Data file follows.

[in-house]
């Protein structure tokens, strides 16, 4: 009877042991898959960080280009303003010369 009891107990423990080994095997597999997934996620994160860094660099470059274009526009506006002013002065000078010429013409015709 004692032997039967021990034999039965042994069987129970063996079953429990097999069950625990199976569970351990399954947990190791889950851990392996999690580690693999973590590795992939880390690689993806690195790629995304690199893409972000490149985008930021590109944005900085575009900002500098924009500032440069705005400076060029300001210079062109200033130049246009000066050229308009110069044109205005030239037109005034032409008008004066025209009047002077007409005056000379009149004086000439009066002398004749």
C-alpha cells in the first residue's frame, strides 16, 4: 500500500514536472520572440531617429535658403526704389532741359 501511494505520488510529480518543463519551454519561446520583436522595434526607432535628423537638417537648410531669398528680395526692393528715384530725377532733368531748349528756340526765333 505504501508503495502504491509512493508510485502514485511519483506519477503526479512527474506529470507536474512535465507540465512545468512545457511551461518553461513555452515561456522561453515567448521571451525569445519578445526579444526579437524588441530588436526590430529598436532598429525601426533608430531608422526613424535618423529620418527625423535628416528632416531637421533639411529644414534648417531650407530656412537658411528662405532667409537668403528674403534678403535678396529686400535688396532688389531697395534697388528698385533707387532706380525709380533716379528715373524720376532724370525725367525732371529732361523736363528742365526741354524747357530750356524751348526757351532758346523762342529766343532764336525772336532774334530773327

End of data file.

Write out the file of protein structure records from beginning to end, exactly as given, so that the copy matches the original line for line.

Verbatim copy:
[in-house]
């Protein structure tokens, strides 16, 4: 009877042991898959960080280009303003010369 009891107990423990080994095997597999997934996620994160860094660099470059274009526009506006002013002065000078010429013409015709 004692032997039967021990034999039965042994069987129970063996079953429990097999069950625990199976569970351990399954947990190791889950851990392996999690580690693999973590590795992939880390690689993806690195790629995304690199893409972000490149985008930021590109944005900085575009900002500098924009500032440069705005400076060029300001210079062109200033130049246009000066050229308009110069044109205005030239037109005034032409008008004066025209009047002077007409005056000379009149004086000439009066002398004749």
C-alpha cells in the first residue's frame, strides 16, 4: 500500500514536472520572440531617429535658403526704389532741359 501511494505520488510529480518543463519551454519561446520583436522595434526607432535628423537638417537648410531669398528680395526692393528715384530725377532733368531748349528756340526765333 505504501508503495502504491509512493508510485502514485511519483506519477503526479512527474506529470507536474512535465507540465512545468512545457511551461518553461513555452515561456522561453515567448521571451525569445519578445526579444526579437524588441530588436526590430529598436532598429525601426533608430531608422526613424535618423529620418527625423535628416528632416531637421533639411529644414534648417531650407530656412537658411528662405532667409537668403528674403534678403535678396529686400535688396532688389531697395534697388528698385533707387532706380525709380533716379528715373524720376532724370525725367525732371529732361523736363528742365526741354524747357530750356524751348526757351532758346523762342529766343532764336525772336532774334530773327